LumberJocks

Forstner Bit vs. Hole Saw, what do you think?

  • Advertise with us

« back to Power Tools, Hardware and Accessories forum

Forum topic by DocSavage45 posted 05-31-2015 06:03 PM 1176 views 0 times favorited 21 replies Add to Favorites Watch
View DocSavage45's profile

DocSavage45

7696 posts in 2302 days


05-31-2015 06:03 PM

Topic tags/keywords: question drill press hole saw sharpening

I just posted a forum topic regarding carbide or steel forstner bit’s, Thanks for your replies.

I also have a hole saw kit. I used this a number of times. Recently used it on my Drill Press Table build. Put the hole saw on the drill press and cut the hole. I got a lot of chatter while cutting. Did the job. I expected what happened . The hole saw cuts different than a forstner bit. More sawing action( keeping teeth unclogged while the forstner bit works more like a chisel.

Looking for your thoughts ,experience and preferences. Pros and cons?

Thanks for your input!

-- Cau Haus Designs, Thomas J. Tieffenbacher


21 replies so far

View JayT's profile

JayT

4772 posts in 1671 days


#1 posted 05-31-2015 06:39 PM

Hole saw for rough work and construction. They leave a rougher finish and are not very precise on size—they can easily be +/- 1/8” or more from the listed size.

Forstner bit for anything needing precsion and a clean finish.

-- "Good judgement is the result of experience. A lot of experience is the result of poor judgement."

View DocSavage45's profile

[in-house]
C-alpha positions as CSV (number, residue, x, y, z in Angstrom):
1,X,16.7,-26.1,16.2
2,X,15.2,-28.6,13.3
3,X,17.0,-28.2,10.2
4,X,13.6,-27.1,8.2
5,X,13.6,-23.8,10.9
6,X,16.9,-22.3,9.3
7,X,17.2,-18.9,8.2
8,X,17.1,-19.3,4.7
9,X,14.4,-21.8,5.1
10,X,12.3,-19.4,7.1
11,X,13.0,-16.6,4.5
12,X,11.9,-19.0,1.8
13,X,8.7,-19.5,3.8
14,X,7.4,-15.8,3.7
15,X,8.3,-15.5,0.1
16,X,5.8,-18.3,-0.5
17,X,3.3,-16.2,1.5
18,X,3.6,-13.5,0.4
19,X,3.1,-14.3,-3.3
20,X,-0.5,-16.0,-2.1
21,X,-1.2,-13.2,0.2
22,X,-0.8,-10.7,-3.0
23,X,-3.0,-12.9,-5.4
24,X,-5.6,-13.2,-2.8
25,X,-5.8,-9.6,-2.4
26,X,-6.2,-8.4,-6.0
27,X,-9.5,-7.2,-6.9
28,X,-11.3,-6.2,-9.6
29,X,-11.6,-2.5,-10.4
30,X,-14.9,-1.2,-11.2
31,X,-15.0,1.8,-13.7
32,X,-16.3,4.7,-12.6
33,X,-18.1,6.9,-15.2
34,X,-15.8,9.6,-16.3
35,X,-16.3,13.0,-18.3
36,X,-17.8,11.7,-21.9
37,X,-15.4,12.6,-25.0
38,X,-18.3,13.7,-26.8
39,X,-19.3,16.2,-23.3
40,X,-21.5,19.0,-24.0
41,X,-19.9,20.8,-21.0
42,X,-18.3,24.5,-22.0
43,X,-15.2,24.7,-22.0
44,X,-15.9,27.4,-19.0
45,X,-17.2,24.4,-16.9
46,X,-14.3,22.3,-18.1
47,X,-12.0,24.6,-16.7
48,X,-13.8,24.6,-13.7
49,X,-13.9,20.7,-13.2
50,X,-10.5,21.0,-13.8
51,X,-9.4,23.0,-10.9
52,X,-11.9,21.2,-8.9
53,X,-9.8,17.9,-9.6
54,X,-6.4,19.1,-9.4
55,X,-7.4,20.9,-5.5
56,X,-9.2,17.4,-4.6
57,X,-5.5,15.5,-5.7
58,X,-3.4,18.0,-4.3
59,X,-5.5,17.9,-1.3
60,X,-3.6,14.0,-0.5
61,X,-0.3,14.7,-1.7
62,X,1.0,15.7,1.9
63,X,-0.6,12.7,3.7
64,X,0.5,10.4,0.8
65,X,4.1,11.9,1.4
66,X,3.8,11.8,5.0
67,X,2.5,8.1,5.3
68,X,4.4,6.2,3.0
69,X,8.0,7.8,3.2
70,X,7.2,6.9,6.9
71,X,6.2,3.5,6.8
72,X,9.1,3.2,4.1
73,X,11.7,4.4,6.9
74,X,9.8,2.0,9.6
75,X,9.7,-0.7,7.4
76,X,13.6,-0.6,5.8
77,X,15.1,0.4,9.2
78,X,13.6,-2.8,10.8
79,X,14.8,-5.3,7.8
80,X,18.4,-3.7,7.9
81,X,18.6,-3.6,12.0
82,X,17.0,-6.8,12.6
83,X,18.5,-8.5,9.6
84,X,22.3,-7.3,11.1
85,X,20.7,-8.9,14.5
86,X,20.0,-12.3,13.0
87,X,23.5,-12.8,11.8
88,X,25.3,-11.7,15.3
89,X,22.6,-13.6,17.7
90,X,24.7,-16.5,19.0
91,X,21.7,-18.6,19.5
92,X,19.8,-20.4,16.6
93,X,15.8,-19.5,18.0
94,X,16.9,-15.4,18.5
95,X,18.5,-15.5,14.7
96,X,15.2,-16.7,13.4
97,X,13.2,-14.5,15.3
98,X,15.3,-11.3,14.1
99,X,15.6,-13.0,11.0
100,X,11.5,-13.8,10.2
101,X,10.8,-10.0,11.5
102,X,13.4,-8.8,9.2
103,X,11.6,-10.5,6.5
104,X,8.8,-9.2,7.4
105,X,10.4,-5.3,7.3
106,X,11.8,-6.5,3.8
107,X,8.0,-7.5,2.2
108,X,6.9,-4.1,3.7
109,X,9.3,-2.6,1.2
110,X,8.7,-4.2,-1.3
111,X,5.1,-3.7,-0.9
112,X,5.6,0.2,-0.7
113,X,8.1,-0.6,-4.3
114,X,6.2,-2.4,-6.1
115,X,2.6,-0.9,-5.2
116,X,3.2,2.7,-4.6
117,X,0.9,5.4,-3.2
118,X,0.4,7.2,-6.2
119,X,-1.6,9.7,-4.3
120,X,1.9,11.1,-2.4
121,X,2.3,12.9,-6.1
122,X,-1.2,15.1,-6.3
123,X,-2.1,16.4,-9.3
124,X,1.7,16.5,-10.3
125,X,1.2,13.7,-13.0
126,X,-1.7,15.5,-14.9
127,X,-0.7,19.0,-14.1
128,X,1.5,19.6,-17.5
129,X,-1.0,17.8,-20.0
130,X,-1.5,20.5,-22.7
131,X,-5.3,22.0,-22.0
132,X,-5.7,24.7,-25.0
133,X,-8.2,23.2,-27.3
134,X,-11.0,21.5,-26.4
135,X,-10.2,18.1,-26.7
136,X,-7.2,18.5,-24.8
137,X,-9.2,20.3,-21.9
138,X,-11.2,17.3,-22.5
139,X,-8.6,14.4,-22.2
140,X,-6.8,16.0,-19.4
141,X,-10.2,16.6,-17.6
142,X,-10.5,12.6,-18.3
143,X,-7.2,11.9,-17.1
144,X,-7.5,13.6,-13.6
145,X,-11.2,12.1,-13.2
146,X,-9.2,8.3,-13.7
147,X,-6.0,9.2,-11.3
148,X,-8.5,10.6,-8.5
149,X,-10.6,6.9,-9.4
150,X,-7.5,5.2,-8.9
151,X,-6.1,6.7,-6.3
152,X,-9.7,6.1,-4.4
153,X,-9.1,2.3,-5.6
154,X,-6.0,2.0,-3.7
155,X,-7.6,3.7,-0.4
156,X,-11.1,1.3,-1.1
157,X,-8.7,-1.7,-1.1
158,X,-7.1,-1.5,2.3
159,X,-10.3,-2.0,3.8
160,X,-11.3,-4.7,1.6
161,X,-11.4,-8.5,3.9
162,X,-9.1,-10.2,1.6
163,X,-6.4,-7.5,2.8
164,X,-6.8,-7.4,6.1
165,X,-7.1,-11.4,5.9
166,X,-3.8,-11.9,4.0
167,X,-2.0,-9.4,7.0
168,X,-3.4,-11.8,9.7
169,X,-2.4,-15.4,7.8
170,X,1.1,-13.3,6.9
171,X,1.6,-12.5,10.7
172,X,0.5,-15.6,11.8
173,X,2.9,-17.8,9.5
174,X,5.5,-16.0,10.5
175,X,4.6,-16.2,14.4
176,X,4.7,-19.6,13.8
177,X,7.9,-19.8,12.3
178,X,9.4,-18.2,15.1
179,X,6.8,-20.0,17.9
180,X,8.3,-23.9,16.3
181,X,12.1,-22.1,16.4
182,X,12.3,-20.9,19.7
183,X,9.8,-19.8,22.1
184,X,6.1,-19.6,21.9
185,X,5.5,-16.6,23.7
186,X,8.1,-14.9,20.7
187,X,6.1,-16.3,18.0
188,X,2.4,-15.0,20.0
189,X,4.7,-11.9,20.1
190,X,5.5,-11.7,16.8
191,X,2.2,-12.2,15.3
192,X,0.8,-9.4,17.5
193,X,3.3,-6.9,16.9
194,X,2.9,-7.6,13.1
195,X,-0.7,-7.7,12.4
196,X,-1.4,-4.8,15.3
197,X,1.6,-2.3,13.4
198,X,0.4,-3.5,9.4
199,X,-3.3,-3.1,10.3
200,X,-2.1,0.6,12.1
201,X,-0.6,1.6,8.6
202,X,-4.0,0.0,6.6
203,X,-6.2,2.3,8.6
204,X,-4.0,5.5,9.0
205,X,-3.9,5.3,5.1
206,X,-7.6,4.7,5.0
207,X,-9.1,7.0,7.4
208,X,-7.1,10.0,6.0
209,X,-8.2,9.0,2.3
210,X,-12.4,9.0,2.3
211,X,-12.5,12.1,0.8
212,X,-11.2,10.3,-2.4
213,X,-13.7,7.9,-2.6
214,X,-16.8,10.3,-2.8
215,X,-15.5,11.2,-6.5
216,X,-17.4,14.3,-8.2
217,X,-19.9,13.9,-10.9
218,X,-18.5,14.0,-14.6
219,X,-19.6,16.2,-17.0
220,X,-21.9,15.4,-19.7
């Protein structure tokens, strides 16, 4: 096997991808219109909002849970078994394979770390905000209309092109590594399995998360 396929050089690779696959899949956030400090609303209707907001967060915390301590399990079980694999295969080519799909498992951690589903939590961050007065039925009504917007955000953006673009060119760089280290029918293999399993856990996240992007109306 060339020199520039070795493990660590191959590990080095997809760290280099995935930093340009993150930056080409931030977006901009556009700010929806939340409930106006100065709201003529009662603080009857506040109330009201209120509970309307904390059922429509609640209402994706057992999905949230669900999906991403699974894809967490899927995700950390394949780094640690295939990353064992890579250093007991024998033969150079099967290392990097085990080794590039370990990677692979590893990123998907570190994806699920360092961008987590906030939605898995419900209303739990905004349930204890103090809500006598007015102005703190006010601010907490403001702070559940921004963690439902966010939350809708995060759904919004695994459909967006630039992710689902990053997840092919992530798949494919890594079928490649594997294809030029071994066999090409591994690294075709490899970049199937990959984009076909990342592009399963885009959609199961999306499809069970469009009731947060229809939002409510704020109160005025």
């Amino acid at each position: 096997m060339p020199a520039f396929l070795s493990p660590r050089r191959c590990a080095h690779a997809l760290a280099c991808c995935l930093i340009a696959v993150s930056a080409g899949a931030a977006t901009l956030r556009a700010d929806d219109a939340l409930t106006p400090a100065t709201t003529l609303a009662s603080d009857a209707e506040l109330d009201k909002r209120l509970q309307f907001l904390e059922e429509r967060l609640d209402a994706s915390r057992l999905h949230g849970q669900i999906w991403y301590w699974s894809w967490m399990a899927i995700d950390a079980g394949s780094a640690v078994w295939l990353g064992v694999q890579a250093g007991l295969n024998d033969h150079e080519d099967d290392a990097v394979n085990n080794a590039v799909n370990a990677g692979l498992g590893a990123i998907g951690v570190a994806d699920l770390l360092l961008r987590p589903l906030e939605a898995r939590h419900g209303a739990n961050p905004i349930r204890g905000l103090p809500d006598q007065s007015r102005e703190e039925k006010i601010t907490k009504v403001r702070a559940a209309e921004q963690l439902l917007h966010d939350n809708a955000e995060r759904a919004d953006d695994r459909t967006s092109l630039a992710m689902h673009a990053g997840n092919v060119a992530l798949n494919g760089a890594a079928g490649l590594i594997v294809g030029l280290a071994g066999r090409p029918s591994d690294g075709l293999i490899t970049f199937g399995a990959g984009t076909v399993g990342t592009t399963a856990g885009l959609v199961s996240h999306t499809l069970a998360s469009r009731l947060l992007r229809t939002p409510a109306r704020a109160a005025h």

DocSavage45

7696 posts in 2302 days


#2 posted 05-31-2015 06:43 PM

JayT,

my hole saw cutting has been smooth..so far, and my forstner bit (dull) splintered the pfir plywood even with a backer board. Guess Murphy’s in the shop/ But I will do some checking regarding hole size accuracy.

Thanks

-- Cau Haus Designs, Thomas J. Tieffenbacher

View longgone's profile

longgone

5688 posts in 2768 days


#3 posted 05-31-2015 06:49 PM

A hole saw is used for cutting a through hole whereas a forstner bit can also cut a through hole cleaner and with more precision but it can also cut a hole that doesn’t go completely through your workpiece.

I have a set of Forstner bits ranging from 1/8 to 3-1/4” and they are from a mixed group of sources that I acquired over the years. I use the Irwin hole saws and like them since they seem to be the most precise …I have taken my dial calipers to the store to measure them… and are a lot easier to get the cut-out piece out of the bit after drilling.

With any of them it is important to clamp them to the table whenever possible

View CharlieK's profile

CharlieK

467 posts in 3253 days


#4 posted 05-31-2015 06:53 PM